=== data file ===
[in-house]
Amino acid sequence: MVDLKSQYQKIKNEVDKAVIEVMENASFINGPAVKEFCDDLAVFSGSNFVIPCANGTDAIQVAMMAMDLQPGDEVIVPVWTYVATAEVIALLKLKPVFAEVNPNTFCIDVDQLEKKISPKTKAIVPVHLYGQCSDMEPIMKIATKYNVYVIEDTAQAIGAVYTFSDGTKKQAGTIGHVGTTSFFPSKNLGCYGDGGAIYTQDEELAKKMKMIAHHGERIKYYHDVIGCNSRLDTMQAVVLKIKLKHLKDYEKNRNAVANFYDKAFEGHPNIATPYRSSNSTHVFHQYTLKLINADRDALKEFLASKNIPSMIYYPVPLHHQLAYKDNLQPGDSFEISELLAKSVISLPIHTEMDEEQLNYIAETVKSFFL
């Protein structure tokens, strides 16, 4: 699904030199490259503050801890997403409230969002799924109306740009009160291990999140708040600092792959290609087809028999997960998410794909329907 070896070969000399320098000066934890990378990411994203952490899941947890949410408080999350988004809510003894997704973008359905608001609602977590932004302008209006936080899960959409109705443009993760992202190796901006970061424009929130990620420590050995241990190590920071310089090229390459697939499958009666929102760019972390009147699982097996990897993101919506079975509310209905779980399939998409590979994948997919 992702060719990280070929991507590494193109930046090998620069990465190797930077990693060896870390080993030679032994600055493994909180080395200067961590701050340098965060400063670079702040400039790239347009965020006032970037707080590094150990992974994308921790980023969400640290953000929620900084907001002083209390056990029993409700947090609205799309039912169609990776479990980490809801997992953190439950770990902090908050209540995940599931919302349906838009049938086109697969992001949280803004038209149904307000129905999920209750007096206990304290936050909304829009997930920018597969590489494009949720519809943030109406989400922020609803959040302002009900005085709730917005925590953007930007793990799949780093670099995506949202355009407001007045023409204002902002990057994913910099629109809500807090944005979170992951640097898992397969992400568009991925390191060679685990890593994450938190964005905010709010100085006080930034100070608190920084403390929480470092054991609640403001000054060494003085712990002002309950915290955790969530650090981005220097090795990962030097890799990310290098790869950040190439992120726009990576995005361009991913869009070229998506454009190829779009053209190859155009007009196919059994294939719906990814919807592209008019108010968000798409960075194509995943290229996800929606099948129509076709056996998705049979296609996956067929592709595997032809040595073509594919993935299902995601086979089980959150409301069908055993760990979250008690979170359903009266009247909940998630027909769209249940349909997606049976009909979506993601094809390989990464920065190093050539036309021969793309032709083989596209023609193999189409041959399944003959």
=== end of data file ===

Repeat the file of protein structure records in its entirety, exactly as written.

[in-house]
Amino acid sequence: MVDLKSQYQKIKNEVDKAVIEVMENASFINGPAVKEFCDDLAVFSGSNFVIPCANGTDAIQVAMMAMDLQPGDEVIVPVWTYVATAEVIALLKLKPVFAEVNPNTFCIDVDQLEKKISPKTKAIVPVHLYGQCSDMEPIMKIATKYNVYVIEDTAQAIGAVYTFSDGTKKQAGTIGHVGTTSFFPSKNLGCYGDGGAIYTQDEELAKKMKMIAHHGERIKYYHDVIGCNSRLDTMQAVVLKIKLKHLKDYEKNRNAVANFYDKAFEGHPNIATPYRSSNSTHVFHQYTLKLINADRDALKEFLASKNIPSMIYYPVPLHHQLAYKDNLQPGDSFEISELLAKSVISLPIHTEMDEEQLNYIAETVKSFFL
């Protein structure tokens, strides 16, 4: 699904030199490259503050801890997403409230969002799924109306740009009160291990999140708040600092792959290609087809028999997960998410794909329907 070896070969000399320098000066934890990378990411994203952490899941947890949410408080999350988004809510003894997704973008359905608001609602977590932004302008209006936080899960959409109705443009993760992202190796901006970061424009929130990620420590050995241990190590920071310089090229390459697939499958009666929102760019972390009147699982097996990897993101919506079975509310209905779980399939998409590979994948997919 992702060719990280070929991507590494193109930046090998620069990465190797930077990693060896870390080993030679032994600055493994909180080395200067961590701050340098965060400063670079702040400039790239347009965020006032970037707080590094150990992974994308921790980023969400640290953000929620900084907001002083209390056990029993409700947090609205799309039912169609990776479990980490809801997992953190439950770990902090908050209540995940599931919302349906838009049938086109697969992001949280803004038209149904307000129905999920209750007096206990304290936050909304829009997930920018597969590489494009949720519809943030109406989400922020609803959040302002009900005085709730917005925590953007930007793990799949780093670099995506949202355009407001007045023409204002902002990057994913910099629109809500807090944005979170992951640097898992397969992400568009991925390191060679685990890593994450938190964005905010709010100085006080930034100070608190920084403390929480470092054991609640403001000054060494003085712990002002309950915290955790969530650090981005220097090795990962030097890799990310290098790869950040190439992120726009990576995005361009991913869009070229998506454009190829779009053209190859155009007009196919059994294939719906990814919807592209008019108010968000798409960075194509995943290229996800929606099948129509076709056996998705049979296609996956067929592709595997032809040595073509594919993935299902995601086979089980959150409301069908055993760990979250008690979170359903009266009247909940998630027909769209249940349909997606049976009909979506993601094809390989990464920065190093050539036309021969793309032709083989596209023609193999189409041959399944003959």